Coming Attractions: Meet Generation Z

I ran across a book title which has piqued my curiosity. It’s called Meet Generation Z: Understanding and Reaching the New Post-Christian World. The Goodreads blurb alone stopped me short:

Move over Boomers, Xers, and Millennials; there’s a new generation–making up more than 25 percent of the US population–that represents a seismic cultural shift. Born approximately between 1993 and 2012, Generation Z is the first truly post-Christian generation, and they are poised to challenge every church to rethink its role in light of a rapidly changing culture.

From the award-winning author of The Rise of the Nones comes this enlightening introduction to the youngest generation. James Emery White explains who this generation is, how it came to be, and the impact it is likely to have on the nation and the faith. Then he reintroduces us to the ancient countercultural model of the early church, arguing that this is the model Christian leaders must adopt and adapt if we are to reach members of Generation Z with the gospel. He helps readers rethink evangelistic and apologetic methods, cultivate a culture of invitation, and communicate with this connected generation where they are.

Pastors, ministry leaders, youth workers, and parents will find this an essential and hopeful resource.

And all this time, I thought my kids born in the mid-90s were officially millennials! Seems I was wrong.

More than this however, is the fact that the differences and overlapping of generations has begun to fascinate me much more in recent years. We tend to assume that generations in families are distinct and easily identifiable, and that may be true now, but it wasn’t always the case.

I was 7 years old when I first became an aunt, so have nieces who are my comrades in 40-somethingness. Many of my nephews and nieces are fellow Gex Xers. That’s basically unheard of today with our delayed family formation and small family sizes, but I can remember being in elementary school with two girls who were the same age, but also niece and auntie.

Because of my unique experience which is only unique in the context of our current reality, I am always intrigued by the different generational labels, and this book by James Emery White is, I hope, an interesting peek at the differences between the current generation of young Christians and the approach to Christian outreach when I was a kid. We’ll see if there is a new, more effective way to share our faith.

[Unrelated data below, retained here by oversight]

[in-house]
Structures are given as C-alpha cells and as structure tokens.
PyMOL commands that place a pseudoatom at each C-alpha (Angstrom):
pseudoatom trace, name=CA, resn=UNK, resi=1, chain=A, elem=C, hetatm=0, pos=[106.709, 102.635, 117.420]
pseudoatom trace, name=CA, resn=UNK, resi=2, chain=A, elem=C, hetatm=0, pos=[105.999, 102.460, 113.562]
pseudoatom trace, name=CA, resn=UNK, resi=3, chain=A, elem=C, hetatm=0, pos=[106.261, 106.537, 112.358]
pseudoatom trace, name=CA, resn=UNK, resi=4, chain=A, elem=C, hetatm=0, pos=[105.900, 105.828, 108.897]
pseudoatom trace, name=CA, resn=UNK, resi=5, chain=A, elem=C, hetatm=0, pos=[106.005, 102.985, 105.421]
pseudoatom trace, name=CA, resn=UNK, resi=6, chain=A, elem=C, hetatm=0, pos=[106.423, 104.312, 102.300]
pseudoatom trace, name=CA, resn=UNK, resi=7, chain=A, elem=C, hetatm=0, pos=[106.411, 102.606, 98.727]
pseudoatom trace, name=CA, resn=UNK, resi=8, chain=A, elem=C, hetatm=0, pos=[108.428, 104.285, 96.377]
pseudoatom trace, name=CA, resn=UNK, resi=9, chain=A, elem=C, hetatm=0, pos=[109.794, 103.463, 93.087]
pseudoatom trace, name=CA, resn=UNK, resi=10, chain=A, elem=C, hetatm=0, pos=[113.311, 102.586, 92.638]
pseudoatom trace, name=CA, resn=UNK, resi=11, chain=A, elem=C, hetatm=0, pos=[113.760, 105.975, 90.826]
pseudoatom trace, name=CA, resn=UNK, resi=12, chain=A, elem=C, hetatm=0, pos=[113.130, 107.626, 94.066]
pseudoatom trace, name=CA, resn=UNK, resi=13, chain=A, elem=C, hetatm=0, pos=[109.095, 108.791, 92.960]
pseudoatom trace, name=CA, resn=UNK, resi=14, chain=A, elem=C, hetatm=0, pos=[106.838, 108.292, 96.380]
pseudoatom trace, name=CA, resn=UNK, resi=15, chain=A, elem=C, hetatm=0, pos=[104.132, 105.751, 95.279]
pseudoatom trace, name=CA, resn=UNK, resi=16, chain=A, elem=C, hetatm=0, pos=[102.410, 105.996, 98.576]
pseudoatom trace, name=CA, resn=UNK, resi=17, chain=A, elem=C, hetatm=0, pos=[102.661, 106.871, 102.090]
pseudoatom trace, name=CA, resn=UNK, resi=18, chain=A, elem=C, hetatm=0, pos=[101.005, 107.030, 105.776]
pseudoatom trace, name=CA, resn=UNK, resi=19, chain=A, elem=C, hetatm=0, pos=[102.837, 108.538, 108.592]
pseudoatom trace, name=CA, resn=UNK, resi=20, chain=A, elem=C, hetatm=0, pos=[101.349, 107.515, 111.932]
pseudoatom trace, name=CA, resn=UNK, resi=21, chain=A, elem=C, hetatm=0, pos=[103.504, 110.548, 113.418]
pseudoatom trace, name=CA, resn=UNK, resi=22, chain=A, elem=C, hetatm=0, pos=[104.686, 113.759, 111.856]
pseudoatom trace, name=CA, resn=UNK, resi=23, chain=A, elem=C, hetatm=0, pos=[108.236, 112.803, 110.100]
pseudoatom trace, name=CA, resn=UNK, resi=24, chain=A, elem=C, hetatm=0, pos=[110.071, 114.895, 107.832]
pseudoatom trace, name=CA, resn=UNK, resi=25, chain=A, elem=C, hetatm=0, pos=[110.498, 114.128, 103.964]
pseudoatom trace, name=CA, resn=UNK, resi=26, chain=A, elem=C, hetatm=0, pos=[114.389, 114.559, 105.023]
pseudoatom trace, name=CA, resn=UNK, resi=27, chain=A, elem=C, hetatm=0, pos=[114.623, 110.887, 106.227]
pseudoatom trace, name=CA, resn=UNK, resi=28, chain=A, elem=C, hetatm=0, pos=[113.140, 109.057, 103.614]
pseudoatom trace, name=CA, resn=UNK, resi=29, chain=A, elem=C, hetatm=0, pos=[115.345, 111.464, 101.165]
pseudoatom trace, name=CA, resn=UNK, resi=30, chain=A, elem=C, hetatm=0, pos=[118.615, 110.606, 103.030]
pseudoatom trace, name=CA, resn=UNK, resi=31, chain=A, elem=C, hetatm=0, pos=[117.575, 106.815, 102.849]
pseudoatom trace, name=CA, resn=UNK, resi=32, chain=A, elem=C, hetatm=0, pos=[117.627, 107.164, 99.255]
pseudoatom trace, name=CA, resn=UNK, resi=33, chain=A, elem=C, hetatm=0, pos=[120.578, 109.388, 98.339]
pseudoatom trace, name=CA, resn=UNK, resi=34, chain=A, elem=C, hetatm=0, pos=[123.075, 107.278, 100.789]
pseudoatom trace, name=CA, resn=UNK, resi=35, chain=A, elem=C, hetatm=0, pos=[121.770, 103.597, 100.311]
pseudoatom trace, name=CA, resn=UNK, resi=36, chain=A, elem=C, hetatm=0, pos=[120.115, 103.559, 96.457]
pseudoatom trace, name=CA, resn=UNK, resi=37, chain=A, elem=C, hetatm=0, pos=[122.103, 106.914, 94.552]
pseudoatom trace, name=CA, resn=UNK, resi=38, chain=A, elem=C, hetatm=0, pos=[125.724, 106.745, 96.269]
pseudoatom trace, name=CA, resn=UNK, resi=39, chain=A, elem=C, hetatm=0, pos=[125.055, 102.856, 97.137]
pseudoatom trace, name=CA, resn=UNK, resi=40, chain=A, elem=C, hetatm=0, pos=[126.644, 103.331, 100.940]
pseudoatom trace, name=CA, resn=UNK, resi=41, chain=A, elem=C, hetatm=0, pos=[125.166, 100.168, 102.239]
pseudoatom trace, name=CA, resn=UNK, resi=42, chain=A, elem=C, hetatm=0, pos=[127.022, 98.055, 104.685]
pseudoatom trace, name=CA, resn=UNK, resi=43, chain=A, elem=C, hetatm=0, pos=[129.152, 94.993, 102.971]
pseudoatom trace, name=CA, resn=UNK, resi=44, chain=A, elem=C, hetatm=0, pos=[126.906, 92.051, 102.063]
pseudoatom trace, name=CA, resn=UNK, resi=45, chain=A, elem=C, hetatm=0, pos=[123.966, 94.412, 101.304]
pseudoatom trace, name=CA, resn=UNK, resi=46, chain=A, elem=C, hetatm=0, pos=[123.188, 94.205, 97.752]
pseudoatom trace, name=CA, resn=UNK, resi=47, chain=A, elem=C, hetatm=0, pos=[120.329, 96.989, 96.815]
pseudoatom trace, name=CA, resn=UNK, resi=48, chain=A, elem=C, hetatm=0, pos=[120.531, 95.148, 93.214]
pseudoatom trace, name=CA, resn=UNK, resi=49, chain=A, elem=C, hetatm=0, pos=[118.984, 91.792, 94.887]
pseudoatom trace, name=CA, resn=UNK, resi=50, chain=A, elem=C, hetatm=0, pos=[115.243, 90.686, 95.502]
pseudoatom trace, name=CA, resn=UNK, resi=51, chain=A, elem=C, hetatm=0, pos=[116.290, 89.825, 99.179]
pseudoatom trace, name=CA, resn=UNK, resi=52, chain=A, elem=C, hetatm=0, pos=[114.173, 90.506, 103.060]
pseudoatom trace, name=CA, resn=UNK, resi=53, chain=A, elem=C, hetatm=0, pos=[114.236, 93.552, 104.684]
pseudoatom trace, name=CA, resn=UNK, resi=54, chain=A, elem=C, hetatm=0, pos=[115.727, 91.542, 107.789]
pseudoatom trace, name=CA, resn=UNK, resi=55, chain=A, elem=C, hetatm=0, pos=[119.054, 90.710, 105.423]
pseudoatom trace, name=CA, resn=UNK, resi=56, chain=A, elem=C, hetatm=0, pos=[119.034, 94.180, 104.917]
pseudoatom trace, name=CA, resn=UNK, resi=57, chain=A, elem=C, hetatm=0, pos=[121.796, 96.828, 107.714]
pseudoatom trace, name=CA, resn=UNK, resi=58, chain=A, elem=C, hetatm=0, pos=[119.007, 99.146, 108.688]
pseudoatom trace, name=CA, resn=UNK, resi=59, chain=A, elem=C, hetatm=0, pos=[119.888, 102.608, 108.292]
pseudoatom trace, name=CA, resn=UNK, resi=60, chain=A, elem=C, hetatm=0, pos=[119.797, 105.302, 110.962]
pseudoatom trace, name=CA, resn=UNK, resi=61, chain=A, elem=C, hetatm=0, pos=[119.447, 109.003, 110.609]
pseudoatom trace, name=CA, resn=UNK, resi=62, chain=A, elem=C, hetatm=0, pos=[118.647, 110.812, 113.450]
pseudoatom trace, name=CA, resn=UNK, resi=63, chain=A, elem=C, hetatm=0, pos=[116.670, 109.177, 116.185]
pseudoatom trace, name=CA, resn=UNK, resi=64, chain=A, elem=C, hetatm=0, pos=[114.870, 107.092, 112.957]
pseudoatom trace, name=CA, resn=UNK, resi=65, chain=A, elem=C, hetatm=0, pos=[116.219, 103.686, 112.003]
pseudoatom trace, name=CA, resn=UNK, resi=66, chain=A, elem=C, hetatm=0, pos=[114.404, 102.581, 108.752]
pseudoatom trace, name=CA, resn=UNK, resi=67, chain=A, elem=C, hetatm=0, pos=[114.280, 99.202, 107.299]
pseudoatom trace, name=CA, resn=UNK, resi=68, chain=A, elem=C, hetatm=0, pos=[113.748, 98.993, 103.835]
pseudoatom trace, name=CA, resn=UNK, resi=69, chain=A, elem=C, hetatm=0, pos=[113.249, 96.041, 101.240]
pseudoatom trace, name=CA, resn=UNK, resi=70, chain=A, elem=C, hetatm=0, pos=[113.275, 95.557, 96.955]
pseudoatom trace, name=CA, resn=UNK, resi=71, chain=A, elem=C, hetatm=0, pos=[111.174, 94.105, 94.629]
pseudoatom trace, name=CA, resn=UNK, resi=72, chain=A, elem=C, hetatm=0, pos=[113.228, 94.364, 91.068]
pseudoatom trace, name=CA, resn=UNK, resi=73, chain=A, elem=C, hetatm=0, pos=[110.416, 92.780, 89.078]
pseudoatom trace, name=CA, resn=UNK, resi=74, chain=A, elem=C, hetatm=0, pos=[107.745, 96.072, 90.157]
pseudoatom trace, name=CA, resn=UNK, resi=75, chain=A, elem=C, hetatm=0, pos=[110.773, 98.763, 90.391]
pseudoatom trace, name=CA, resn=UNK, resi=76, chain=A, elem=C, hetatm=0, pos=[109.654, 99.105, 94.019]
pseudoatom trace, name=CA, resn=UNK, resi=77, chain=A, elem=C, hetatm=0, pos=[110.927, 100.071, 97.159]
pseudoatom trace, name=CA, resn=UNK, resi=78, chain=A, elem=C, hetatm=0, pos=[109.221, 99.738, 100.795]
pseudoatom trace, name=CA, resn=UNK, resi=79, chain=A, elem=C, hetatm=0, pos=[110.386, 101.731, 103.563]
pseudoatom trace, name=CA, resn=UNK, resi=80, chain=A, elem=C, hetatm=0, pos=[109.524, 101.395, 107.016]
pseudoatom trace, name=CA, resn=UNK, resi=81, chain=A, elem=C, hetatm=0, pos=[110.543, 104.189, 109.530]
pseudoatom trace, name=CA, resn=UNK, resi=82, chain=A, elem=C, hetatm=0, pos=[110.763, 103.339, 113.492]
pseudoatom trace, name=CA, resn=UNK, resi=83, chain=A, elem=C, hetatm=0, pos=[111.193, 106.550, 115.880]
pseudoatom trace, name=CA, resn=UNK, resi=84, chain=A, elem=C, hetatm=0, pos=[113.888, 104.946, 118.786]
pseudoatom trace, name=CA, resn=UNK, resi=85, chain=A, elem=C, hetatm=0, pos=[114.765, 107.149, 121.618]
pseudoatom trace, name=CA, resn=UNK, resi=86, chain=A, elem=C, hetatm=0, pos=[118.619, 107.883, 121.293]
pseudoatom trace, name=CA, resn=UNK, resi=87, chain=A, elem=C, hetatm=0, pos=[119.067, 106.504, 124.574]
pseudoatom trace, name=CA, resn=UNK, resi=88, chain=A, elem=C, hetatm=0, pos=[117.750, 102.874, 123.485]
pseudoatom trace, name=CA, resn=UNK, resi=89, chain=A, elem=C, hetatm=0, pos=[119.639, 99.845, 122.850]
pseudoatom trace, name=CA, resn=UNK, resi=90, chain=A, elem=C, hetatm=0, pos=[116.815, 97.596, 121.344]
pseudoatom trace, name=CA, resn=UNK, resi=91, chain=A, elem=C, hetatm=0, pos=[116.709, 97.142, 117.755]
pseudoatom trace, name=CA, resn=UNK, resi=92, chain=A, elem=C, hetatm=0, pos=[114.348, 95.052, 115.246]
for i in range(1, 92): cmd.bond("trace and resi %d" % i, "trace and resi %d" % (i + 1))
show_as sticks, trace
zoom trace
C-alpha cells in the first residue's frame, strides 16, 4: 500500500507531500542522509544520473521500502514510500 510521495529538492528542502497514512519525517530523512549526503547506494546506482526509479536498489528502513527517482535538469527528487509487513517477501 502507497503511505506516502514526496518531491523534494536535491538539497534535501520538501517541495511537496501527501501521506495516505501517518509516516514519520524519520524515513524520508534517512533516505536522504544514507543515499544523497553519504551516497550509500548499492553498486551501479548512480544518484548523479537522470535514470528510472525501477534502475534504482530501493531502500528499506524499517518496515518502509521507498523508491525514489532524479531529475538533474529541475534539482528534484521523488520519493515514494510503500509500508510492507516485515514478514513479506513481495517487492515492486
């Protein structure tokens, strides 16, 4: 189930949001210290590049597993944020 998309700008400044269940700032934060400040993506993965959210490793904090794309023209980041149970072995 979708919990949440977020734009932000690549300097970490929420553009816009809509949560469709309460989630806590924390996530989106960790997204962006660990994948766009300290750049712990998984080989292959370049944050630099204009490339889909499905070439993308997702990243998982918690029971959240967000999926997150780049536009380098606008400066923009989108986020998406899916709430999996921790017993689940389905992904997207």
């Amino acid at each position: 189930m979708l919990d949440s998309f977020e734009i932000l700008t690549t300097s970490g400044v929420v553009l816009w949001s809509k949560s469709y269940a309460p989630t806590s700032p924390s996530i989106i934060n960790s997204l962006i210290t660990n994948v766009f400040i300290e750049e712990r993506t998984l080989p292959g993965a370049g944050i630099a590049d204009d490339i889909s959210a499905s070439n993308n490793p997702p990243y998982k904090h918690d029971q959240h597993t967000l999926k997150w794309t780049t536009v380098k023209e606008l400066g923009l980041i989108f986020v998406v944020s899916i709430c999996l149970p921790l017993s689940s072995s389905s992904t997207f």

When I finish it, I’ll offer my take on whether it’s as helpful a resource as the publisher asserts.


15 thoughts on “Coming Attractions: Meet Generation Z

  1. smkoseki says:

    Chuckling at Z book: Summary: 1) Raise post-Christian generation Z. 2) Must repackage faith to make it more amenable to said PCG? Hell, what a Boomer move! The X Apple don’t fall far from that Tree!

    assume generations may be identifiable but it wasn’t always.

    A lot of this is “generation” thing makes no sense post-Boomer with massive immigration via our ditching of Gen 1:28. Ignatius of Antioch, pray for us.


  2. Elspeth says:

    A lot of this is “generation” thing makes no sense post-Boomer with massive immigration via our ditching of Gen 1:28. Ignatius of Antioch, pray for us.

    True, because we don’t really have a common culture to pass on.

    Something else occurred to me after I wrote this. And it’s that the situation I grew up under (where my young adult sister who WAS married) had a child while I was in 2nd grade wasn’t all that unusual in families like mine.

    My husband for instance,at 46 had a 50-year-old uncle (recently deceased) and has several aunts and uncles in their early to mid 50s.

    In other words, this particular trend of people not becoming grandparents until 60 feeds the widening of generations and also feeds into youth culture to a large degree.

    This is to our detriment.

    As for the book, I’m hopeful that he is going to posit the opposite of what most people expect. Namely, a turn away from post-modern, seeker-sensitive drivel and back to something sound, tried, and true.

    Liked by 1 person

  3. Krysta says:

    I think it’s easy to confuse Gen Z and Millenials because most articles seem to. Even Ms. Marvel refers to herself as a Millenials, but she’s Gen Z. But, as you note, the generational distinctions are interesting. I certainly don’t think they can be rigidly defined. What makes someone born in 1990 that different from someone born in 1993? Seems like that Millenial and that Gen Z person would have more in common than two Millenials on opposite ends of the timeline.

    Liked by 1 person

  4. smkoseki says:

    E: not grandparents til 60 feeds widening of gens & youth cult

    I never thought of this. The longer I roll it over, the more it clicks. Close to 3 families w/ 12, 9, 6 kids & it’s strange how it all moves to the next gen…e.g., 12 & 9 have ~20 yr spread but 6 is usually (~10 yr). None have TV so it’s a good test case for size vs youth culture.

    K: gen distinction can’t be rigidly defined. How 1990 different from 1993?

    This only works if the generations are culturally unified and event-impacted. Like Boomers. Don’t work anymore, agreed. No shared culture.

    Liked by 1 person

  5. hearthie says:

    Another reason we have such sharply defined generations (or did, SMK has a very good point about events) is that we don’t live close to family for some of the mid-generation crossing to take place. You don’t HAVE a lot of “range-of-age” meetings.